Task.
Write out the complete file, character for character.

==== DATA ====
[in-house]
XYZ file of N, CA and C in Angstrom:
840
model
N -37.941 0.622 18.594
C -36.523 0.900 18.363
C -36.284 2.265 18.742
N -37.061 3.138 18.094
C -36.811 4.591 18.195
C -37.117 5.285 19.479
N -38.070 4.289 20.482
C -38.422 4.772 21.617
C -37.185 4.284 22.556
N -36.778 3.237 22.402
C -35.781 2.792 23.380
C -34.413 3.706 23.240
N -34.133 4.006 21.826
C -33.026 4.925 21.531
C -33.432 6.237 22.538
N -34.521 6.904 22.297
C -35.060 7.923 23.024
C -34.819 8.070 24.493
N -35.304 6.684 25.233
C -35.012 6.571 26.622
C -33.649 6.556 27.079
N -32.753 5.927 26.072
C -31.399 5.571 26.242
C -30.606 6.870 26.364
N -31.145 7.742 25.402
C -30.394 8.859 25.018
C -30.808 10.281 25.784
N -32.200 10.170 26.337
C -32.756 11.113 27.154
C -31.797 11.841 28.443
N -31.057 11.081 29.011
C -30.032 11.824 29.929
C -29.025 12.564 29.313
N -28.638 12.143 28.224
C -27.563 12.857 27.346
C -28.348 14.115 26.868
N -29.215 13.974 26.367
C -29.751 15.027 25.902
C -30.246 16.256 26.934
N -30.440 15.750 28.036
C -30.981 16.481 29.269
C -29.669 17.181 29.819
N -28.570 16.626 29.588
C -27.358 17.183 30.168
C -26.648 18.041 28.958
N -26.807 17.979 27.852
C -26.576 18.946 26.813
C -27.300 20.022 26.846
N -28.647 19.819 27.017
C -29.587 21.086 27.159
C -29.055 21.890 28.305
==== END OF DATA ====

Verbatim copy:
[in-house]
XYZ file of N, CA and C in Angstrom:
840
model
N -37.941 0.622 18.594
C -36.523 0.900 18.363
C -36.284 2.265 18.742
N -37.061 3.138 18.094
C -36.811 4.591 18.195
C -37.117 5.285 19.479
N -38.070 4.289 20.482
C -38.422 4.772 21.617
C -37.185 4.284 22.556
N -36.778 3.237 22.402
C -35.781 2.792 23.380
C -34.413 3.706 23.240
N -34.133 4.006 21.826
C -33.026 4.925 21.531
C -33.432 6.237 22.538
N -34.521 6.904 22.297
C -35.060 7.923 23.024
C -34.819 8.070 24.493
N -35.304 6.684 25.233
C -35.012 6.571 26.622
C -33.649 6.556 27.079
N -32.753 5.927 26.072
C -31.399 5.571 26.242
C -30.606 6.870 26.364
N -31.145 7.742 25.402
C -30.394 8.859 25.018
C -30.808 10.281 25.784
N -32.200 10.170 26.337
C -32.756 11.113 27.154
C -31.797 11.841 28.443
N -31.057 11.081 29.011
C -30.032 11.824 29.929
C -29.025 12.564 29.313
N -28.638 12.143 28.224
C -27.563 12.857 27.346
C -28.348 14.115 26.868
N -29.215 13.974 26.367
C -29.751 15.027 25.902
C -30.246 16.256 26.934
N -30.440 15.750 28.036
C -30.981 16.481 29.269
C -29.669 17.181 29.819
N -28.570 16.626 29.588
C -27.358 17.183 30.168
C -26.648 18.041 28.958
N -26.807 17.979 27.852
C -26.576 18.946 26.813
C -27.300 20.022 26.846
N -28.647 19.819 27.017
C -29.587 21.086 27.159
C -29.055 21.890 28.305